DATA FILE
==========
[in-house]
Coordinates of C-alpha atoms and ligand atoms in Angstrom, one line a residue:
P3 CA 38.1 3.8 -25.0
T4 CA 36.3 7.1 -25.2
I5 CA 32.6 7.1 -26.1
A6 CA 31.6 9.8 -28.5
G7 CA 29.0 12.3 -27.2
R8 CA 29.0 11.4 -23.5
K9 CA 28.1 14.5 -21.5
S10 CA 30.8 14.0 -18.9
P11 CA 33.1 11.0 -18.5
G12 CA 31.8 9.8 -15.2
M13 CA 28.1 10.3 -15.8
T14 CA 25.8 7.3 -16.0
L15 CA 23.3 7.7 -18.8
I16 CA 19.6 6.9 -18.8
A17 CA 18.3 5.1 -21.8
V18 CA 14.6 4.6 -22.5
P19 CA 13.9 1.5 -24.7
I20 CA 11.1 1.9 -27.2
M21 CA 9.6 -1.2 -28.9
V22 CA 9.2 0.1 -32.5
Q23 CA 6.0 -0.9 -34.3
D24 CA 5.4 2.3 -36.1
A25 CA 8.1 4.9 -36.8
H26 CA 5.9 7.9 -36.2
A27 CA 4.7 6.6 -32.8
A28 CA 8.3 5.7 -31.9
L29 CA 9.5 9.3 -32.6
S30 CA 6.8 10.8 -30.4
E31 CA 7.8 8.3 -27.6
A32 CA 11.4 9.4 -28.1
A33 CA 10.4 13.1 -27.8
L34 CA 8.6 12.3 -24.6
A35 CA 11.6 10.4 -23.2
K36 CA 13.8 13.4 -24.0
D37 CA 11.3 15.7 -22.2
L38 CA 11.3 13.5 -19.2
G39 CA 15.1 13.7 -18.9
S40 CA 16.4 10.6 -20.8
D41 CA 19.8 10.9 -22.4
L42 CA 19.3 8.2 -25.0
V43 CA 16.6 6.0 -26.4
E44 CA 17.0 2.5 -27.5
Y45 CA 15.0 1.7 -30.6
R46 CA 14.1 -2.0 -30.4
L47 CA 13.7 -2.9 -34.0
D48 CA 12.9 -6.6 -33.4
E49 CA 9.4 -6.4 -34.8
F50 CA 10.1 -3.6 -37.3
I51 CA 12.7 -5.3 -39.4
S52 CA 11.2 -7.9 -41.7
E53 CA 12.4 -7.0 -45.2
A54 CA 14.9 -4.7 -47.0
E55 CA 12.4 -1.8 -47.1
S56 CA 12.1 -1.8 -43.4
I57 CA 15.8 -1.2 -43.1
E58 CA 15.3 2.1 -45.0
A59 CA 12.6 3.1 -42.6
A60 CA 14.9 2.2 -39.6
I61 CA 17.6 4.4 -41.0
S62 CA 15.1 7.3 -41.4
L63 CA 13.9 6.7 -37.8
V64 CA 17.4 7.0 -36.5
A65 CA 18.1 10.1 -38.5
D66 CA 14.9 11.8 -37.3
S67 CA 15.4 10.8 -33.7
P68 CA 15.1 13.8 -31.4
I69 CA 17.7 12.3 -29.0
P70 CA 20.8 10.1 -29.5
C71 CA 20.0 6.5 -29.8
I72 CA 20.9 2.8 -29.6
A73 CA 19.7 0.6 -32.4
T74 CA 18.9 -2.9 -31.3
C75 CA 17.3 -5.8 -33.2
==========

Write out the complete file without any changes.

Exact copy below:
[in-house]
Coordinates of C-alpha atoms and ligand atoms in Angstrom, one line a residue:
P3 CA 38.1 3.8 -25.0
T4 CA 36.3 7.1 -25.2
I5 CA 32.6 7.1 -26.1
A6 CA 31.6 9.8 -28.5
G7 CA 29.0 12.3 -27.2
R8 CA 29.0 11.4 -23.5
K9 CA 28.1 14.5 -21.5
S10 CA 30.8 14.0 -18.9
P11 CA 33.1 11.0 -18.5
G12 CA 31.8 9.8 -15.2
M13 CA 28.1 10.3 -15.8
T14 CA 25.8 7.3 -16.0
L15 CA 23.3 7.7 -18.8
I16 CA 19.6 6.9 -18.8
A17 CA 18.3 5.1 -21.8
V18 CA 14.6 4.6 -22.5
P19 CA 13.9 1.5 -24.7
I20 CA 11.1 1.9 -27.2
M21 CA 9.6 -1.2 -28.9
V22 CA 9.2 0.1 -32.5
Q23 CA 6.0 -0.9 -34.3
D24 CA 5.4 2.3 -36.1
A25 CA 8.1 4.9 -36.8
H26 CA 5.9 7.9 -36.2
A27 CA 4.7 6.6 -32.8
A28 CA 8.3 5.7 -31.9
L29 CA 9.5 9.3 -32.6
S30 CA 6.8 10.8 -30.4
E31 CA 7.8 8.3 -27.6
A32 CA 11.4 9.4 -28.1
A33 CA 10.4 13.1 -27.8
L34 CA 8.6 12.3 -24.6
A35 CA 11.6 10.4 -23.2
K36 CA 13.8 13.4 -24.0
D37 CA 11.3 15.7 -22.2
L38 CA 11.3 13.5 -19.2
G39 CA 15.1 13.7 -18.9
S40 CA 16.4 10.6 -20.8
D41 CA 19.8 10.9 -22.4
L42 CA 19.3 8.2 -25.0
V43 CA 16.6 6.0 -26.4
E44 CA 17.0 2.5 -27.5
Y45 CA 15.0 1.7 -30.6
R46 CA 14.1 -2.0 -30.4
L47 CA 13.7 -2.9 -34.0
D48 CA 12.9 -6.6 -33.4
E49 CA 9.4 -6.4 -34.8
F50 CA 10.1 -3.6 -37.3
I51 CA 12.7 -5.3 -39.4
S52 CA 11.2 -7.9 -41.7
E53 CA 12.4 -7.0 -45.2
A54 CA 14.9 -4.7 -47.0
E55 CA 12.4 -1.8 -47.1
S56 CA 12.1 -1.8 -43.4
I57 CA 15.8 -1.2 -43.1
E58 CA 15.3 2.1 -45.0
A59 CA 12.6 3.1 -42.6
A60 CA 14.9 2.2 -39.6
I61 CA 17.6 4.4 -41.0
S62 CA 15.1 7.3 -41.4
L63 CA 13.9 6.7 -37.8
V64 CA 17.4 7.0 -36.5
A65 CA 18.1 10.1 -38.5
D66 CA 14.9 11.8 -37.3
S67 CA 15.4 10.8 -33.7
P68 CA 15.1 13.8 -31.4
I69 CA 17.7 12.3 -29.0
P70 CA 20.8 10.1 -29.5
C71 CA 20.0 6.5 -29.8
I72 CA 20.9 2.8 -29.6
A73 CA 19.7 0.6 -32.4
T74 CA 18.9 -2.9 -31.3
C75 CA 17.3 -5.8 -33.2